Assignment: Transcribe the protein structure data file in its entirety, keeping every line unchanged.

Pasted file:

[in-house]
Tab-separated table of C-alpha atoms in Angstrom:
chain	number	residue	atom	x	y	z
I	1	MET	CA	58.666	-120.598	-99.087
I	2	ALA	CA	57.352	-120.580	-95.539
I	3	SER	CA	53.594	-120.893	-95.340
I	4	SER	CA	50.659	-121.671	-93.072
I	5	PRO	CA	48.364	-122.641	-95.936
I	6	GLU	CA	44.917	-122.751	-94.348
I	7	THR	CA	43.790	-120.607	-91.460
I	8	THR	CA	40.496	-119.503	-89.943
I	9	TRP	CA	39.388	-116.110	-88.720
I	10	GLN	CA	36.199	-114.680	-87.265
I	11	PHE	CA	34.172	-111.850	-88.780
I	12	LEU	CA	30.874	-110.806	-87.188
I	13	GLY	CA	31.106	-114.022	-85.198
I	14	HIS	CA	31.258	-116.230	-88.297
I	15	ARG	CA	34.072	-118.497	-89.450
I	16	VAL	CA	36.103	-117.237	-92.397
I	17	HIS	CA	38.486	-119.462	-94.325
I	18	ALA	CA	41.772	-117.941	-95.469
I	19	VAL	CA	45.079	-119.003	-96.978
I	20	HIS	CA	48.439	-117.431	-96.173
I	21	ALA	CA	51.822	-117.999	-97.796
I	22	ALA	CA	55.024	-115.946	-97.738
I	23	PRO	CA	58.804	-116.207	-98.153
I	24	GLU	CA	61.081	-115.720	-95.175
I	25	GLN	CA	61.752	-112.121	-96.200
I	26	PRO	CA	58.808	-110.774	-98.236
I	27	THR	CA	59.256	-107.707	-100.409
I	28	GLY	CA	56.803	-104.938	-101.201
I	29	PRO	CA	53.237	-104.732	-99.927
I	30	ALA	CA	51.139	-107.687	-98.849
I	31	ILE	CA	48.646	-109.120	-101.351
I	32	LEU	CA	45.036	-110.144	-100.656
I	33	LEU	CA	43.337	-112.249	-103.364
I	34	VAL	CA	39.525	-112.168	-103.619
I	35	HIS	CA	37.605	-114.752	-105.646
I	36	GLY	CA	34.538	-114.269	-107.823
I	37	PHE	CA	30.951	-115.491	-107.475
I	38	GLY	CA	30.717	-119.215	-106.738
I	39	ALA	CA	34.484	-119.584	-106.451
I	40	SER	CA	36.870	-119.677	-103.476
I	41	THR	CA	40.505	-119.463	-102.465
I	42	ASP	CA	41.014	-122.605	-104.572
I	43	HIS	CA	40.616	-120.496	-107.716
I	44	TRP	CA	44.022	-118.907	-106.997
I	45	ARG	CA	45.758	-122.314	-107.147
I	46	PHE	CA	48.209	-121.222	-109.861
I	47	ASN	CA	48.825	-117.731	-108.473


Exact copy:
[in-house]
Tab-separated table of C-alpha atoms in Angstrom:
chain	number	residue	atom	x	y	z
I	1	MET	CA	58.666	-120.598	-99.087
I	2	ALA	CA	57.352	-120.580	-95.539
I	3	SER	CA	53.594	-120.893	-95.340
I	4	SER	CA	50.659	-121.671	-93.072
I	5	PRO	CA	48.364	-122.641	-95.936
I	6	GLU	CA	44.917	-122.751	-94.348
I	7	THR	CA	43.790	-120.607	-91.460
I	8	THR	CA	40.496	-119.503	-89.943
I	9	TRP	CA	39.388	-116.110	-88.720
I	10	GLN	CA	36.199	-114.680	-87.265
I	11	PHE	CA	34.172	-111.850	-88.780
I	12	LEU	CA	30.874	-110.806	-87.188
I	13	GLY	CA	31.106	-114.022	-85.198
I	14	HIS	CA	31.258	-116.230	-88.297
I	15	ARG	CA	34.072	-118.497	-89.450
I	16	VAL	CA	36.103	-117.237	-92.397
I	17	HIS	CA	38.486	-119.462	-94.325
I	18	ALA	CA	41.772	-117.941	-95.469
I	19	VAL	CA	45.079	-119.003	-96.978
I	20	HIS	CA	48.439	-117.431	-96.173
I	21	ALA	CA	51.822	-117.999	-97.796
I	22	ALA	CA	55.024	-115.946	-97.738
I	23	PRO	CA	58.804	-116.207	-98.153
I	24	GLU	CA	61.081	-115.720	-95.175
I	25	GLN	CA	61.752	-112.121	-96.200
I	26	PRO	CA	58.808	-110.774	-98.236
I	27	THR	CA	59.256	-107.707	-100.409
I	28	GLY	CA	56.803	-104.938	-101.201
I	29	PRO	CA	53.237	-104.732	-99.927
I	30	ALA	CA	51.139	-107.687	-98.849
I	31	ILE	CA	48.646	-109.120	-101.351
I	32	LEU	CA	45.036	-110.144	-100.656
I	33	LEU	CA	43.337	-112.249	-103.364
I	34	VAL	CA	39.525	-112.168	-103.619
I	35	HIS	CA	37.605	-114.752	-105.646
I	36	GLY	CA	34.538	-114.269	-107.823
I	37	PHE	CA	30.951	-115.491	-107.475
I	38	GLY	CA	30.717	-119.215	-106.738
I	39	ALA	CA	34.484	-119.584	-106.451
I	40	SER	CA	36.870	-119.677	-103.476
I	41	THR	CA	40.505	-119.463	-102.465
I	42	ASP	CA	41.014	-122.605	-104.572
I	43	HIS	CA	40.616	-120.496	-107.716
I	44	TRP	CA	44.022	-118.907	-106.997
I	45	ARG	CA	45.758	-122.314	-107.147
I	46	PHE	CA	48.209	-121.222	-109.861
I	47	ASN	CA	48.825	-117.731	-108.473